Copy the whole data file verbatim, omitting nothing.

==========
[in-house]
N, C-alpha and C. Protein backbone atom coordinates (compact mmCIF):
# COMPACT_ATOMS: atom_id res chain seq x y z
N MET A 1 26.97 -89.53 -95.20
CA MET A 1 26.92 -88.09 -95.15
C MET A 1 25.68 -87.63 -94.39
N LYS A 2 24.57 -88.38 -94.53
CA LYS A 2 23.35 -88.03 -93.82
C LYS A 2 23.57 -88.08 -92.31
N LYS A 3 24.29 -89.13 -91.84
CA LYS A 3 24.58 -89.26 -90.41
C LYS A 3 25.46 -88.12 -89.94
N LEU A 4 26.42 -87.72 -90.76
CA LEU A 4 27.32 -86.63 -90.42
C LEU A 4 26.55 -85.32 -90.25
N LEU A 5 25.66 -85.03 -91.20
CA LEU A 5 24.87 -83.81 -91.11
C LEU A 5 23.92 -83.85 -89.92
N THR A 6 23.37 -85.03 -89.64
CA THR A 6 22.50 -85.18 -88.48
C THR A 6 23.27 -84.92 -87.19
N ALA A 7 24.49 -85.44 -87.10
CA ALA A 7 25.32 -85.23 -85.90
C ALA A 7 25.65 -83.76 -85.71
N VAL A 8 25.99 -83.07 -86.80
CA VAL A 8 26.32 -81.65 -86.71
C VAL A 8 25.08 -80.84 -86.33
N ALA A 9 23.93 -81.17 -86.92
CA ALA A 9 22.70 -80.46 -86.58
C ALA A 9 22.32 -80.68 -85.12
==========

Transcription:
[in-house]
N, C-alpha and C. Protein backbone atom coordinates (compact mmCIF):
# COMPACT_ATOMS: atom_id res chain seq x y z
N MET A 1 26.97 -89.53 -95.20
CA MET A 1 26.92 -88.09 -95.15
C MET A 1 25.68 -87.63 -94.39
N LYS A 2 24.57 -88.38 -94.53
CA LYS A 2 23.35 -88.03 -93.82
C LYS A 2 23.57 -88.08 -92.31
N LYS A 3 24.29 -89.13 -91.84
CA LYS A 3 24.58 -89.26 -90.41
C LYS A 3 25.46 -88.12 -89.94
N LEU A 4 26.42 -87.72 -90.76
CA LEU A 4 27.32 -86.63 -90.42
C LEU A 4 26.55 -85.32 -90.25
N LEU A 5 25.66 -85.03 -91.20
CA LEU A 5 24.87 -83.81 -91.11
C LEU A 5 23.92 -83.85 -89.92
N THR A 6 23.37 -85.03 -89.64
CA THR A 6 22.50 -85.18 -88.48
C THR A 6 23.27 -84.92 -87.19
N ALA A 7 24.49 -85.44 -87.10
CA ALA A 7 25.32 -85.23 -85.90
C ALA A 7 25.65 -83.76 -85.71
N VAL A 8 25.99 -83.07 -86.80
CA VAL A 8 26.32 -81.65 -86.71
C VAL A 8 25.08 -80.84 -86.33
N ALA A 9 23.93 -81.17 -86.92
CA ALA A 9 22.70 -80.46 -86.58
C ALA A 9 22.32 -80.68 -85.12